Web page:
Could parliament get a deal to avoid a disastrous ‘no deal’ Brexit? | Nick Clegg

Nick Clegg: ‘We have to get the choice of no deal off the table. So, what can we do in August?’ Photograph: Mark Riley/Getty Images

Nick Clegg: We may not like the response to my letter to all MPs but in any political debate you’ve got to find a way of making a points of difference that people are going to respond to. In particular, the main two parties remain locked in a cycle of “no deal is better than no deal”. There isn’t a deal at all. Everybody knows that.

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So how do you address that? Clearly, the House of Commons must be well aware that it cannot, by itself, guarantee that a deal will be reached. As the PM has said, it would be folly for MPs to make this vote a choice between no deal and no deal. But does that mean they should shy away from it in August? No.

This is our chance to deliver on the commitment we gave to voters in 2016 to hold a referendum on the final Brexit deal, so if parliament chooses not to vote on it, then it will fall to the public to decide the people’s decision. I don’t believe that’s right, or that it’s the case that nobody will really want to vote on Brexit. This is your chance to respond.

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But more importantly, I would say to MPs, don’t despair. This is your one last chance. Don’t concede to a minority of no deal sceptics and chokers and even unelected undemocratic shills, the self-serving zealots and honourable colleagues who can’t be relied on to deliver what is best for the country.

We have to get the choice of no deal off the table. So, what can we do in August? Perhaps there is a way to keep the EU from imposing tariffs on our trade that would be so damaging for our business communities.

On the economy, we should act now to put our house in order. The IMF’s latest update predicts GDP growth of 1.8% and under 1% in 2018 and 2019, which is not enough for people to get ahead and maintain their standard of living. The IMF also warns that Brexit uncertainty has reduced the willingness of businesses to invest. We must change that.

Let’s also get the Brexit negotiations right in the negotiations in August so they can be reviewed in September. We must keep the lines of communication open with Brussels. Then we should work together in the autumn to see if a revised deal can be struck.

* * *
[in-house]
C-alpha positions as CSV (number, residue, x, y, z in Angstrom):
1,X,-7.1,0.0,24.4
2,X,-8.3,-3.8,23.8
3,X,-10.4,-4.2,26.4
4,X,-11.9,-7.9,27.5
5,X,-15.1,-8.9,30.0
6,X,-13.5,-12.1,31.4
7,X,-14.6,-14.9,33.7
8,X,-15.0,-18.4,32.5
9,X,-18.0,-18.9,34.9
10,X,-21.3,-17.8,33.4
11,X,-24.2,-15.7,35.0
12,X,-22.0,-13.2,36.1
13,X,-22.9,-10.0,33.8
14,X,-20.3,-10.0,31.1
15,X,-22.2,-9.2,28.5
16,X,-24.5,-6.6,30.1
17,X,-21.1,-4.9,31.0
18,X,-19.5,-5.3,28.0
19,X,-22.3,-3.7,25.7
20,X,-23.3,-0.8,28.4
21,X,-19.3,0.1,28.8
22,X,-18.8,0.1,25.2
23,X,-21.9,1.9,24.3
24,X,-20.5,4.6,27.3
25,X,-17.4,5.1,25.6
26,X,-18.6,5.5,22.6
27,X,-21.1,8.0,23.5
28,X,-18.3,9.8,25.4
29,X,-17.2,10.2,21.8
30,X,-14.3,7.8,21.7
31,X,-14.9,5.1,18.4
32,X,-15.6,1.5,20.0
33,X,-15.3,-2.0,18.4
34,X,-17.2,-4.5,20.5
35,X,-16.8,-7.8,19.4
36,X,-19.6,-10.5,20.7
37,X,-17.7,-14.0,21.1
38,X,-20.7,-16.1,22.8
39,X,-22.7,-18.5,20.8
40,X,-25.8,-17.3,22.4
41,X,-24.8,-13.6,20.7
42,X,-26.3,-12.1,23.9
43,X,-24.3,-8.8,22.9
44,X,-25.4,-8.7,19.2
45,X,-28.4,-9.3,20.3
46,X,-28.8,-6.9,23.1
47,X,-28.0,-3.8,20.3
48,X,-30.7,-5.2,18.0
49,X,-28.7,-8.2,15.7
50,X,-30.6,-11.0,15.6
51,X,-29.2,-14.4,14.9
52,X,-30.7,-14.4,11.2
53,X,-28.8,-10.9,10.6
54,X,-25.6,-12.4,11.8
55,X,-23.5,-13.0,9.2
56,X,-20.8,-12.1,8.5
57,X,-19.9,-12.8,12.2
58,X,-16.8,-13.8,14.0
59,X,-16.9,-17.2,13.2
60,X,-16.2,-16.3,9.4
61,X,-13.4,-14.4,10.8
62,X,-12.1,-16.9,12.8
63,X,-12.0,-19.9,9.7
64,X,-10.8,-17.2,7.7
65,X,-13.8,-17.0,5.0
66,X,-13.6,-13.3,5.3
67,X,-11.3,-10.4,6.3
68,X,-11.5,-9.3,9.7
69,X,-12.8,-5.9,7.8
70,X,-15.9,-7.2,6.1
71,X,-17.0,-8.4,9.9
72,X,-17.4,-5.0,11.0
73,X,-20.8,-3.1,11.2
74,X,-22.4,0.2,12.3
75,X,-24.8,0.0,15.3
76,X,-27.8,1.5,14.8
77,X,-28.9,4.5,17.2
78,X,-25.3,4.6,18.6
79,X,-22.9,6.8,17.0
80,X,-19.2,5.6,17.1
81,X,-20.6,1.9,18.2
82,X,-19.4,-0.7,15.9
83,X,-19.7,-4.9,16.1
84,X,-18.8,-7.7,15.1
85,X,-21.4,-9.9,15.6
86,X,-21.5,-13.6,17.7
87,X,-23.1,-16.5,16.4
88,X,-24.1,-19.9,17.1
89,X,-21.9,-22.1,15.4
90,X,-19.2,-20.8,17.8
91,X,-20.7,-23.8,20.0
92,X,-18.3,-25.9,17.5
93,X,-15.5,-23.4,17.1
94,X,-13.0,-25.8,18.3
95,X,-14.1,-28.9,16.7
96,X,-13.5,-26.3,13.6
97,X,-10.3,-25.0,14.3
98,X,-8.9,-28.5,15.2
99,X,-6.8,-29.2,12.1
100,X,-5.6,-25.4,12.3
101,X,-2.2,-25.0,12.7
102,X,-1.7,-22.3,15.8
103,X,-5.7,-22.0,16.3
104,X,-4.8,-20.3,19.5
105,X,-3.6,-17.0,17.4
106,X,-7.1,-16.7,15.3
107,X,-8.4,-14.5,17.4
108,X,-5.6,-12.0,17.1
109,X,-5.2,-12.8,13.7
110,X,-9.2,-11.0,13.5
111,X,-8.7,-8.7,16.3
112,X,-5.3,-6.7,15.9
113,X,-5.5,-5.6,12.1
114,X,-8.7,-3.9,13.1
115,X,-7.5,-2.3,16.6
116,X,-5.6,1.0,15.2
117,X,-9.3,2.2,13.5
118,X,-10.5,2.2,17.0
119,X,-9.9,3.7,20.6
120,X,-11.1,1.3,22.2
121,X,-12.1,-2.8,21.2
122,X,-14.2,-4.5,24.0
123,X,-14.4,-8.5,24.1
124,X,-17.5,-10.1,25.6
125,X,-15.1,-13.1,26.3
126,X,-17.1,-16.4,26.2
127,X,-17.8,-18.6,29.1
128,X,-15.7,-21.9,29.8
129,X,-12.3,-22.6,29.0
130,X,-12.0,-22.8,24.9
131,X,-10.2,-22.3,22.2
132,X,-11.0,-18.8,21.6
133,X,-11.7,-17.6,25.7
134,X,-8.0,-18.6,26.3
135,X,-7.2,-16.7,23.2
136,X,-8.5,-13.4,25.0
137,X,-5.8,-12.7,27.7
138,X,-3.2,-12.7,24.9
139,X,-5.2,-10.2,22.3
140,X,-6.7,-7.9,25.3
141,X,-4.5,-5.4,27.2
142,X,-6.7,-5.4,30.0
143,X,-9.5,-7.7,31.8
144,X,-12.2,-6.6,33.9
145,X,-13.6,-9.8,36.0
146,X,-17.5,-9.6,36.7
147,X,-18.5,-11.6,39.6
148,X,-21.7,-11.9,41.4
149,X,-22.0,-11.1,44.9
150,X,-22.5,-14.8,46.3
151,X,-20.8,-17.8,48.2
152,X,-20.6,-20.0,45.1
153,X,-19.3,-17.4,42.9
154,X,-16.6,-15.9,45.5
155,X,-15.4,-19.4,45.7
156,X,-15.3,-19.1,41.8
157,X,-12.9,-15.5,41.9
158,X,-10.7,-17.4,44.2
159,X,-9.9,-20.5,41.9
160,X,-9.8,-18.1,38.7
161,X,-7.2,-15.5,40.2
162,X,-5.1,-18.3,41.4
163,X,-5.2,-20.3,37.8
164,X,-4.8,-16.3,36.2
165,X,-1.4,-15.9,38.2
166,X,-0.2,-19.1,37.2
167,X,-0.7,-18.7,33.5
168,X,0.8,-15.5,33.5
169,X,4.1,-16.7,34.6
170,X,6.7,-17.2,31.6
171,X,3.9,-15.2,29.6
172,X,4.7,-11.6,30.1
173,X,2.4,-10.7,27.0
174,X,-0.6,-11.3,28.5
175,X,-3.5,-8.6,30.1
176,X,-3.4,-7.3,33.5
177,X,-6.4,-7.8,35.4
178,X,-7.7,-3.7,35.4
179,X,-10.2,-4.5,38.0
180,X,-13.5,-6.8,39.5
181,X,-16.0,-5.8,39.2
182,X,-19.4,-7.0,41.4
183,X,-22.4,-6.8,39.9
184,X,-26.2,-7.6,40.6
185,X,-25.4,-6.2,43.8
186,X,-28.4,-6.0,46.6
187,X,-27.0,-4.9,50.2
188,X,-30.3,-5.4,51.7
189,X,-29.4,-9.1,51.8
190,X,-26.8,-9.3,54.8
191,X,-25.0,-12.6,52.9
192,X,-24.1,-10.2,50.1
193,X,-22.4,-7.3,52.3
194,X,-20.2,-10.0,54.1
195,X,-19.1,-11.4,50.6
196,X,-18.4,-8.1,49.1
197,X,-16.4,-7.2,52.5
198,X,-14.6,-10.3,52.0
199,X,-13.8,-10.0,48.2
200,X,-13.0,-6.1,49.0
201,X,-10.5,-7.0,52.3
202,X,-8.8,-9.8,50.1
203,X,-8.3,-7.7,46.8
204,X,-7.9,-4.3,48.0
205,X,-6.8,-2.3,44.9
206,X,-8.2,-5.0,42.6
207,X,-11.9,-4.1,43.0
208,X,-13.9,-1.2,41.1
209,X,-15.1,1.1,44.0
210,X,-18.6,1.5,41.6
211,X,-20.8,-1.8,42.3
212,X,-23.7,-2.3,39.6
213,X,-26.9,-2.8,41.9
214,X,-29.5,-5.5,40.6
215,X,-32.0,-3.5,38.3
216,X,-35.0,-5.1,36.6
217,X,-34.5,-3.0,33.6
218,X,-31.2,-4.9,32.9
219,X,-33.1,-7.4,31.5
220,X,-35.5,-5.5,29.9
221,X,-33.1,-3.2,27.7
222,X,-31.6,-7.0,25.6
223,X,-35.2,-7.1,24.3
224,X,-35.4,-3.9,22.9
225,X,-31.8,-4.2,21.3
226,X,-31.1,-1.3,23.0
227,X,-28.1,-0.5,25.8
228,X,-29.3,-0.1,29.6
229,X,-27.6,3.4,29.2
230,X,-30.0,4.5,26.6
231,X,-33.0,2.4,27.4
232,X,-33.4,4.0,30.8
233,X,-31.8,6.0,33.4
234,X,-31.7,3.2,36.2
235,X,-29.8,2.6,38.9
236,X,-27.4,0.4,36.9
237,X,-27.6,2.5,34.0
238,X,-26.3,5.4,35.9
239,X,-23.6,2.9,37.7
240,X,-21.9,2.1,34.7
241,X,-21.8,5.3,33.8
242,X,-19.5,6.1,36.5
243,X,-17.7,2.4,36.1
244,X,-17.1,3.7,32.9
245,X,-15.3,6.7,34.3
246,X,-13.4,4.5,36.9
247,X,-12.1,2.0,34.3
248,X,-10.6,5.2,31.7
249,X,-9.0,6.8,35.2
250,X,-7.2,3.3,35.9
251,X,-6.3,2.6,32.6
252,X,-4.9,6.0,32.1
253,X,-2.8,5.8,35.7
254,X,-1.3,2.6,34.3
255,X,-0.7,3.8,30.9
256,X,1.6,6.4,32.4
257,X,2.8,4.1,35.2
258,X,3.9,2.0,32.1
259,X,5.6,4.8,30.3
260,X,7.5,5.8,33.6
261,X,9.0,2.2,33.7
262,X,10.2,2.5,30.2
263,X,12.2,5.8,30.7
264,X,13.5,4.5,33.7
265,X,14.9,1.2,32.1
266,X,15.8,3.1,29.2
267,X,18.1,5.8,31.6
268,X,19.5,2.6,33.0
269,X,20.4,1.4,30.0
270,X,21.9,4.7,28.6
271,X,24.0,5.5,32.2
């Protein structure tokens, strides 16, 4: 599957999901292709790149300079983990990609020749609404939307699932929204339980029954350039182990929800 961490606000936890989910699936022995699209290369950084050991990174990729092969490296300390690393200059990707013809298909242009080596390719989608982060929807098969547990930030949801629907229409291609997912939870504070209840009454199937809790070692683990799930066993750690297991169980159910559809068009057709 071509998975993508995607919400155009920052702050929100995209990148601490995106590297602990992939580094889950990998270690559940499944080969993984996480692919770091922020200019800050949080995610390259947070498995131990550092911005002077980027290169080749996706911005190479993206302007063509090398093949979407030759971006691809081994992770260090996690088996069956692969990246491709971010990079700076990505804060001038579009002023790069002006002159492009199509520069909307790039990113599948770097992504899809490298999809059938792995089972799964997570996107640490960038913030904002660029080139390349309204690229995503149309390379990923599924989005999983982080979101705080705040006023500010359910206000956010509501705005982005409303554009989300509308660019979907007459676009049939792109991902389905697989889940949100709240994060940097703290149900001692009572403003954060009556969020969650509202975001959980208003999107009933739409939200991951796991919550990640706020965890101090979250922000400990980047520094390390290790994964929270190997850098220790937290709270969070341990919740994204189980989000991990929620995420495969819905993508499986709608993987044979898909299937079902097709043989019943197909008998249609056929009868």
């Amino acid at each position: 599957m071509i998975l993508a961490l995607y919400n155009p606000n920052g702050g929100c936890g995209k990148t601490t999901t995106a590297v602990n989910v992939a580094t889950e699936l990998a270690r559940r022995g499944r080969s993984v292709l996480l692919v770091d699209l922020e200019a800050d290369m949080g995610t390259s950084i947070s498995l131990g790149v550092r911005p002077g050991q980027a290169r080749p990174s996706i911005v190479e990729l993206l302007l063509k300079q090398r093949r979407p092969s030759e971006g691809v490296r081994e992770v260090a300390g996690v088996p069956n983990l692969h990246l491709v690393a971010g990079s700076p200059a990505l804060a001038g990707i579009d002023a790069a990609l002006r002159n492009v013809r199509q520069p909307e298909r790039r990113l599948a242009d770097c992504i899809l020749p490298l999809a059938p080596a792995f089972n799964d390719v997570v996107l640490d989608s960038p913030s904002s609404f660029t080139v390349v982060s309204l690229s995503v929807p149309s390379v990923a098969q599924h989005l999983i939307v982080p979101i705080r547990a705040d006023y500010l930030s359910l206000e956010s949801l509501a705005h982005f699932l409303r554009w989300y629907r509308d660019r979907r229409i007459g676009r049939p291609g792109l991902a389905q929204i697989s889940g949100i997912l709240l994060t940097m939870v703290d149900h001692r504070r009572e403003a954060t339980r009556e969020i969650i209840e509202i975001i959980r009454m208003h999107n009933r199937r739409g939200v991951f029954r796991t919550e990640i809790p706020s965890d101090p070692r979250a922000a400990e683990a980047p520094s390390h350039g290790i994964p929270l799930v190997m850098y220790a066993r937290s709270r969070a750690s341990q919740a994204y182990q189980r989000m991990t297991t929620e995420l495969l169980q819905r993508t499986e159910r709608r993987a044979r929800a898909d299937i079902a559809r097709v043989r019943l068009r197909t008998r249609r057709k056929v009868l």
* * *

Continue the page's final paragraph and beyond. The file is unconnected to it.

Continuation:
Those of us who campaigned for Brexit also promised the British people we would deliver a clean break. But we should have taken a long, hard look at what “taking back control” would really mean.

We need to take charge of our own decision-making. If we don’t believe Britain will be able to succeed and thrive on our own and that we should leave the EU, why should we believe that Brexit has to fail? What’s the point of the Brexit process if our decision on whether or not to leave has so little to do with the reality we will face outside the EU?

Negotiating a new deal is a skill that is not taught in classrooms in Britain. We need to find a way of putting the technicalities into perspective and making the case that we are in a strong position to build a strong global trade relationship after we leave the EU.

We need to bring our own self-interest to bear on the EU. The question is – are the EU’s interests, and the EU’s legal process, the interests of us, the UK? We should question whether there are ways we can leverage the ways the EU deals with its own citizens.

I take no pleasure in the fact that more MPs, joined by union leaders and campaign groups, have also signed my letter. But we are coming together to make sure that this vote on Brexit will not be as painful and divisive as it looks like it will be.

• Nick Clegg is former deputy prime minister and leader of the Liberal Democrats

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